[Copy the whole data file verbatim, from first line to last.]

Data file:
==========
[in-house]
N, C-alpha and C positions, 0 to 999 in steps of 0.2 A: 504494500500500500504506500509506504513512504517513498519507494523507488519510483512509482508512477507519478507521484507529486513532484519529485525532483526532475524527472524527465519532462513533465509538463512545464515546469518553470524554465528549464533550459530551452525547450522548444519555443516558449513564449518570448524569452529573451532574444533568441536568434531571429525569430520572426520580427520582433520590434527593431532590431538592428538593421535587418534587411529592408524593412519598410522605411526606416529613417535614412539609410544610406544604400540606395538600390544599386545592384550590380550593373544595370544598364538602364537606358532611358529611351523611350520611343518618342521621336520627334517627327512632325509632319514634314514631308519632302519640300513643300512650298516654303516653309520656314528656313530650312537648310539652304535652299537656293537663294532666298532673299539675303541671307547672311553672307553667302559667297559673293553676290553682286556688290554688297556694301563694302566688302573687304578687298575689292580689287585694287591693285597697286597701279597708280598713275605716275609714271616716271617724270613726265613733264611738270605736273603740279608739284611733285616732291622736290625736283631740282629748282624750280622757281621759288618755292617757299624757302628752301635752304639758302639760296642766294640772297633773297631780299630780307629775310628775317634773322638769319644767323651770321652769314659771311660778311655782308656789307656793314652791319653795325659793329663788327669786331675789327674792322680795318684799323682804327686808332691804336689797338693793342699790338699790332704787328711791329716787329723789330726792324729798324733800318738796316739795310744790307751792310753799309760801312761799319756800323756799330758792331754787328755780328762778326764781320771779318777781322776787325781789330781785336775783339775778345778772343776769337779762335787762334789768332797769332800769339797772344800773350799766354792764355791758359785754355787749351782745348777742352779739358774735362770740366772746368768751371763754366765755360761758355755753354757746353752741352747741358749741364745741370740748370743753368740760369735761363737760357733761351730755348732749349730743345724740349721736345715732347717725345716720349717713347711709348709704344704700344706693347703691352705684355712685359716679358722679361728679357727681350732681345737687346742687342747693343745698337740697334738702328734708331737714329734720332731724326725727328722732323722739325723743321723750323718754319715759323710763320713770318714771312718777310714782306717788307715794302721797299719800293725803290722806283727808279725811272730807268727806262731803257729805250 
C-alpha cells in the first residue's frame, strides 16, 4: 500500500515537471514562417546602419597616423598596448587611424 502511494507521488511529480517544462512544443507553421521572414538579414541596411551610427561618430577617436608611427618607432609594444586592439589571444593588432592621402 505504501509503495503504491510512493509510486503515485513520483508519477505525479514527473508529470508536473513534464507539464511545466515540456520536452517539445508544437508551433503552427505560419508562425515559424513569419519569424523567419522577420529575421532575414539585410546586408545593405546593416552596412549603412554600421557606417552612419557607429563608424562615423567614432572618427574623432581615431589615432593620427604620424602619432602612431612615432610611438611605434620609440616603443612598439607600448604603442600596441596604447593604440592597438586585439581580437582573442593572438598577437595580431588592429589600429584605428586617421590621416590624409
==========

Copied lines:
[in-house]
N, C-alpha and C positions, 0 to 999 in steps of 0.2 A: 504494500500500500504506500509506504513512504517513498519507494523507488519510483512509482508512477507519478507521484507529486513532484519529485525532483526532475524527472524527465519532462513533465509538463512545464515546469518553470524554465528549464533550459530551452525547450522548444519555443516558449513564449518570448524569452529573451532574444533568441536568434531571429525569430520572426520580427520582433520590434527593431532590431538592428538593421535587418534587411529592408524593412519598410522605411526606416529613417535614412539609410544610406544604400540606395538600390544599386545592384550590380550593373544595370544598364538602364537606358532611358529611351523611350520611343518618342521621336520627334517627327512632325509632319514634314514631308519632302519640300513643300512650298516654303516653309520656314528656313530650312537648310539652304535652299537656293537663294532666298532673299539675303541671307547672311553672307553667302559667297559673293553676290553682286556688290554688297556694301563694302566688302573687304578687298575689292580689287585694287591693285597697286597701279597708280598713275605716275609714271616716271617724270613726265613733264611738270605736273603740279608739284611733285616732291622736290625736283631740282629748282624750280622757281621759288618755292617757299624757302628752301635752304639758302639760296642766294640772297633773297631780299630780307629775310628775317634773322638769319644767323651770321652769314659771311660778311655782308656789307656793314652791319653795325659793329663788327669786331675789327674792322680795318684799323682804327686808332691804336689797338693793342699790338699790332704787328711791329716787329723789330726792324729798324733800318738796316739795310744790307751792310753799309760801312761799319756800323756799330758792331754787328755780328762778326764781320771779318777781322776787325781789330781785336775783339775778345778772343776769337779762335787762334789768332797769332800769339797772344800773350799766354792764355791758359785754355787749351782745348777742352779739358774735362770740366772746368768751371763754366765755360761758355755753354757746353752741352747741358749741364745741370740748370743753368740760369735761363737760357733761351730755348732749349730743345724740349721736345715732347717725345716720349717713347711709348709704344704700344706693347703691352705684355712685359716679358722679361728679357727681350732681345737687346742687342747693343745698337740697334738702328734708331737714329734720332731724326725727328722732323722739325723743321723750323718754319715759323710763320713770318714771312718777310714782306717788307715794302721797299719800293725803290722806283727808279725811272730807268727806262731803257729805250 
C-alpha cells in the first residue's frame, strides 16, 4: 500500500515537471514562417546602419597616423598596448587611424 502511494507521488511529480517544462512544443507553421521572414538579414541596411551610427561618430577617436608611427618607432609594444586592439589571444593588432592621402 505504501509503495503504491510512493509510486503515485513520483508519477505525479514527473508529470508536473513534464507539464511545466515540456520536452517539445508544437508551433503552427505560419508562425515559424513569419519569424523567419522577420529575421532575414539585410546586408545593405546593416552596412549603412554600421557606417552612419557607429563608424562615423567614432572618427574623432581615431589615432593620427604620424602619432602612431612615432610611438611605434620609440616603443612598439607600448604603442600596441596604447593604440592597438586585439581580437582573442593572438598577437595580431588592429589600429584605428586617421590621416590624409